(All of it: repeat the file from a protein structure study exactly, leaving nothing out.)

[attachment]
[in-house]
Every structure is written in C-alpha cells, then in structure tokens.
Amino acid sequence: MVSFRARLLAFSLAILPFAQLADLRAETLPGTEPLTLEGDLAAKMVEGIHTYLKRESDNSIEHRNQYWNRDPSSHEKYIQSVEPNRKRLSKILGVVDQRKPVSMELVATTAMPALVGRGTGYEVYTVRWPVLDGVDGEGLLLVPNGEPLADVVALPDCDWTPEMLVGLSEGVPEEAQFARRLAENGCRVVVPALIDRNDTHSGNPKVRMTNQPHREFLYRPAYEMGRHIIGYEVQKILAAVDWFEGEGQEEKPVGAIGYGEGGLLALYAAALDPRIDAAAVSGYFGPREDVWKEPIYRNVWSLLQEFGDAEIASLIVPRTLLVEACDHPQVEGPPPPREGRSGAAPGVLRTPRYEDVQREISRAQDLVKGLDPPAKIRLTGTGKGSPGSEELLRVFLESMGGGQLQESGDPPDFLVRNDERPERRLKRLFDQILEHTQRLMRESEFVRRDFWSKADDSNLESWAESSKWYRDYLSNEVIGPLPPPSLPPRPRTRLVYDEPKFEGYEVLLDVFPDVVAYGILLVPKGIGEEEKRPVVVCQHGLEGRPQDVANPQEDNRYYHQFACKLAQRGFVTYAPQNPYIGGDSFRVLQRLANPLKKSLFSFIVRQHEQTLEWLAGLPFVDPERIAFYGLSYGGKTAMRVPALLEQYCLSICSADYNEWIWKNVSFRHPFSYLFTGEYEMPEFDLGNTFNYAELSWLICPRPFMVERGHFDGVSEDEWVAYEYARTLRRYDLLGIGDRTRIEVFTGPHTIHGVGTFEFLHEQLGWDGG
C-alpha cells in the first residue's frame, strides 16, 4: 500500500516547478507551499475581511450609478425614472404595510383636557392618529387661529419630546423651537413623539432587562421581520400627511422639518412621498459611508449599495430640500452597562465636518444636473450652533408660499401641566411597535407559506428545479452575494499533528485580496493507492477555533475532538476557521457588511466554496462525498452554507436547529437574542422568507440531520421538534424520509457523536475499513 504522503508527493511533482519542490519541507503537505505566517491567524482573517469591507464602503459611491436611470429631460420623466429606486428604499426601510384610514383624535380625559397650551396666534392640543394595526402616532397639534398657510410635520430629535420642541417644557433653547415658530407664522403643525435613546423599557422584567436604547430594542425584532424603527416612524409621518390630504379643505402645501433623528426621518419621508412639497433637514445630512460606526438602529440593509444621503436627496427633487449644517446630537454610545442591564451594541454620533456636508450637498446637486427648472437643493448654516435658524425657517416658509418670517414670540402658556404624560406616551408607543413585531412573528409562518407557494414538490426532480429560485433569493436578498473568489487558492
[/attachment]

[in-house]
Every structure is written in C-alpha cells, then in structure tokens.
Amino acid sequence: MVSFRARLLAFSLAILPFAQLADLRAETLPGTEPLTLEGDLAAKMVEGIHTYLKRESDNSIEHRNQYWNRDPSSHEKYIQSVEPNRKRLSKILGVVDQRKPVSMELVATTAMPALVGRGTGYEVYTVRWPVLDGVDGEGLLLVPNGEPLADVVALPDCDWTPEMLVGLSEGVPEEAQFARRLAENGCRVVVPALIDRNDTHSGNPKVRMTNQPHREFLYRPAYEMGRHIIGYEVQKILAAVDWFEGEGQEEKPVGAIGYGEGGLLALYAAALDPRIDAAAVSGYFGPREDVWKEPIYRNVWSLLQEFGDAEIASLIVPRTLLVEACDHPQVEGPPPPREGRSGAAPGVLRTPRYEDVQREISRAQDLVKGLDPPAKIRLTGTGKGSPGSEELLRVFLESMGGGQLQESGDPPDFLVRNDERPERRLKRLFDQILEHTQRLMRESEFVRRDFWSKADDSNLESWAESSKWYRDYLSNEVIGPLPPPSLPPRPRTRLVYDEPKFEGYEVLLDVFPDVVAYGILLVPKGIGEEEKRPVVVCQHGLEGRPQDVANPQEDNRYYHQFACKLAQRGFVTYAPQNPYIGGDSFRVLQRLANPLKKSLFSFIVRQHEQTLEWLAGLPFVDPERIAFYGLSYGGKTAMRVPALLEQYCLSICSADYNEWIWKNVSFRHPFSYLFTGEYEMPEFDLGNTFNYAELSWLICPRPFMVERGHFDGVSEDEWVAYEYARTLRRYDLLGIGDRTRIEVFTGPHTIHGVGTFEFLHEQLGWDGG
C-alpha cells in the first residue's frame, strides 16, 4: 500500500516547478507551499475581511450609478425614472404595510383636557392618529387661529419630546423651537413623539432587562421581520400627511422639518412621498459611508449599495430640500452597562465636518444636473450652533408660499401641566411597535407559506428545479452575494499533528485580496493507492477555533475532538476557521457588511466554496462525498452554507436547529437574542422568507440531520421538534424520509457523536475499513 504522503508527493511533482519542490519541507503537505505566517491567524482573517469591507464602503459611491436611470429631460420623466429606486428604499426601510384610514383624535380625559397650551396666534392640543394595526402616532397639534398657510410635520430629535420642541417644557433653547415658530407664522403643525435613546423599557422584567436604547430594542425584532424603527416612524409621518390630504379643505402645501433623528426621518419621508412639497433637514445630512460606526438602529440593509444621503436627496427633487449644517446630537454610545442591564451594541454620533456636508450637498446637486427648472437643493448654516435658524425657517416658509418670517414670540402658556404624560406616551408607543413585531412573528409562518407557494414538490426532480429560485433569493436578498473568489487558492